Damages Remedies for Infringement of Human Rights under U.S. Law

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The laws of the United States provide damages remedies for some acts—primarily but not exclusively by state actors—that infringe many internationally recognized human rights. They mostly do so without specific reference to or incorporation of international human rights law or norms. In domestic cases, U.S. law provides damages remedies for human rights violations primarily through general laws concerning civil rights, constitutional torts and tort or tort-like suits against state entities and officials. In engaging international human rights law, particularly treaties, the United States generally has claimed that domestic law meets applicable international human rights standards and is adequate to fulfill the relevant international obligations of the United States. A handful of exceptional laws—including principally the Alien Tort Statute and the Torture Victim Protection Act—provide remedies specifically for human rights violations where the case involves a transnational element, including some cases of harms committed outside the United States, by foreign defendants, or against foreign victims. Some of these civil cases have relied on a venerable but limited principle of U.S. law that provides for reception of the customary international law of human rights into federal common law. Other features of U.S. law—principally those governing state and official immunity in domestic and transnational cases, and judicial restraint in cases involving foreign affairs and political questions—limit damages remedies that might otherwise be available for infringements of human rights.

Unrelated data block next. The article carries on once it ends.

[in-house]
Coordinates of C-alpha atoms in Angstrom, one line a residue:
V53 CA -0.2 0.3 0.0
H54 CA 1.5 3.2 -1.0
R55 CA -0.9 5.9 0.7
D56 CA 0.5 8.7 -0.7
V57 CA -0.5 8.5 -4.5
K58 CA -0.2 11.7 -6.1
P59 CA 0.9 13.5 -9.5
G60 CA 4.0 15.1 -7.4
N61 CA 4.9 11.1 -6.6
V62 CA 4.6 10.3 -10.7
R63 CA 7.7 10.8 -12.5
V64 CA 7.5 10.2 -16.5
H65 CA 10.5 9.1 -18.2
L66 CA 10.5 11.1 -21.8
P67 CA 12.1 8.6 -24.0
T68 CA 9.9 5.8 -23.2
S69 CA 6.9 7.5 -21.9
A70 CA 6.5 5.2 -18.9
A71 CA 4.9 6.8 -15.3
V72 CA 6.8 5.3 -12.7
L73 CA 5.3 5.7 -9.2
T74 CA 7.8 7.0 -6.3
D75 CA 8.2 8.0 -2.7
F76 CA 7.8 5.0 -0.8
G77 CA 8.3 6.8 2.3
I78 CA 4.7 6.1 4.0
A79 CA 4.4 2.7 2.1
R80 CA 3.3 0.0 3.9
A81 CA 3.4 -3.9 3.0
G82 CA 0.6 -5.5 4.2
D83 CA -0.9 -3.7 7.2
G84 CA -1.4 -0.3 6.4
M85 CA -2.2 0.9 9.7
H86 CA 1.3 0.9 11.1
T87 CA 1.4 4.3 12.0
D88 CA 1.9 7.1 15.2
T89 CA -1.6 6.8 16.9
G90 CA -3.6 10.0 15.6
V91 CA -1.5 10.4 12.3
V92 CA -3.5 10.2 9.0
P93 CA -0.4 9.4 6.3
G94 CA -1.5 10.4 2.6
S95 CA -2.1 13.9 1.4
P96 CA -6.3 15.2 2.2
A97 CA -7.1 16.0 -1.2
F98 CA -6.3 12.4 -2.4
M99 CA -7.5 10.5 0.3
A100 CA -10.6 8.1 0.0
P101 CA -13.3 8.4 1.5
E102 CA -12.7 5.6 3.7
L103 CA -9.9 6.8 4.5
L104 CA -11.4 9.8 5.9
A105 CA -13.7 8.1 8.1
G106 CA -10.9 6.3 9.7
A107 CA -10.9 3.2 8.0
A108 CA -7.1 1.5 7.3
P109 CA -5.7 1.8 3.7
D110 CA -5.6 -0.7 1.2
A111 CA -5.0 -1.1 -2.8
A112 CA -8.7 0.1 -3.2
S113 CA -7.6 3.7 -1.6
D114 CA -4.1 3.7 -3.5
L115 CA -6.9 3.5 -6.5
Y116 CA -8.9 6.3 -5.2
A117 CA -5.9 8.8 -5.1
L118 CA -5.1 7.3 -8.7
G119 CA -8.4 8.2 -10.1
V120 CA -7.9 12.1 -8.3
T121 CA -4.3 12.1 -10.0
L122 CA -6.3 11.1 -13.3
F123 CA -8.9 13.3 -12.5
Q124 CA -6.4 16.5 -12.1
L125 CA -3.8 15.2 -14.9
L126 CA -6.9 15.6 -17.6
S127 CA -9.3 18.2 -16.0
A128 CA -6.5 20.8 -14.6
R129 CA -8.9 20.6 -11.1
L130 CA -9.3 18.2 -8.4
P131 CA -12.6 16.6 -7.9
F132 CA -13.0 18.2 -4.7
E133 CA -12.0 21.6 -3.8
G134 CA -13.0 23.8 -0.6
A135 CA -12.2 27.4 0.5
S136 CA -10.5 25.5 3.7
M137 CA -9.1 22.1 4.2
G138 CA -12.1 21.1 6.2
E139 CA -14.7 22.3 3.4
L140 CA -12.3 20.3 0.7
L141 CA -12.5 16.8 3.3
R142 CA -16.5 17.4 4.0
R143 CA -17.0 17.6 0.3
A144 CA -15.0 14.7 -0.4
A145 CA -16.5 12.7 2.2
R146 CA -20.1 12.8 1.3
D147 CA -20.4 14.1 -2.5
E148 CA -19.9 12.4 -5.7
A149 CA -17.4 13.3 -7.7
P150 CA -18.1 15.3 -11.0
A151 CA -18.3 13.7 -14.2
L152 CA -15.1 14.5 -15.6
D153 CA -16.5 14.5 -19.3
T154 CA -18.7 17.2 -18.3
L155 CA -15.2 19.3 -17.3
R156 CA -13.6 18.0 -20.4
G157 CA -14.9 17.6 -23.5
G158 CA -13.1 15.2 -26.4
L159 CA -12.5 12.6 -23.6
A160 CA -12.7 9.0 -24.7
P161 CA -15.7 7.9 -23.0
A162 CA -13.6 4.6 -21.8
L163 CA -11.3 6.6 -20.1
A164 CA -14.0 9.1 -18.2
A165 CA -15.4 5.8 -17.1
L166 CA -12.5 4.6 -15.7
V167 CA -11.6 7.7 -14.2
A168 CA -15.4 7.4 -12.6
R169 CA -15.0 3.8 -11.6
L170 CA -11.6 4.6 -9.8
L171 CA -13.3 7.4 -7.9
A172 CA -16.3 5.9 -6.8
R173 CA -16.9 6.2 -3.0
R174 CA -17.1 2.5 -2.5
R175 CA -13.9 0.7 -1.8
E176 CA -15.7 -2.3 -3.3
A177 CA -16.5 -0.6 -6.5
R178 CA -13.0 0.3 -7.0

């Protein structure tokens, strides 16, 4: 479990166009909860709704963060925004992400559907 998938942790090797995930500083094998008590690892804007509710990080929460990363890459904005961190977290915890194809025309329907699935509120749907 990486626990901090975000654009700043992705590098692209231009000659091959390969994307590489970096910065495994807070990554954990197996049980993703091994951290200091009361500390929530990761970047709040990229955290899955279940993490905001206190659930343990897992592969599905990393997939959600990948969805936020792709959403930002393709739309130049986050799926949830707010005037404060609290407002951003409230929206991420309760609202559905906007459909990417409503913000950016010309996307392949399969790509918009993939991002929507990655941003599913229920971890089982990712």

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American Journal of Comparative Law

Publication Citation

62 Am. J. Comp. L. (Supp.) 457 (2014)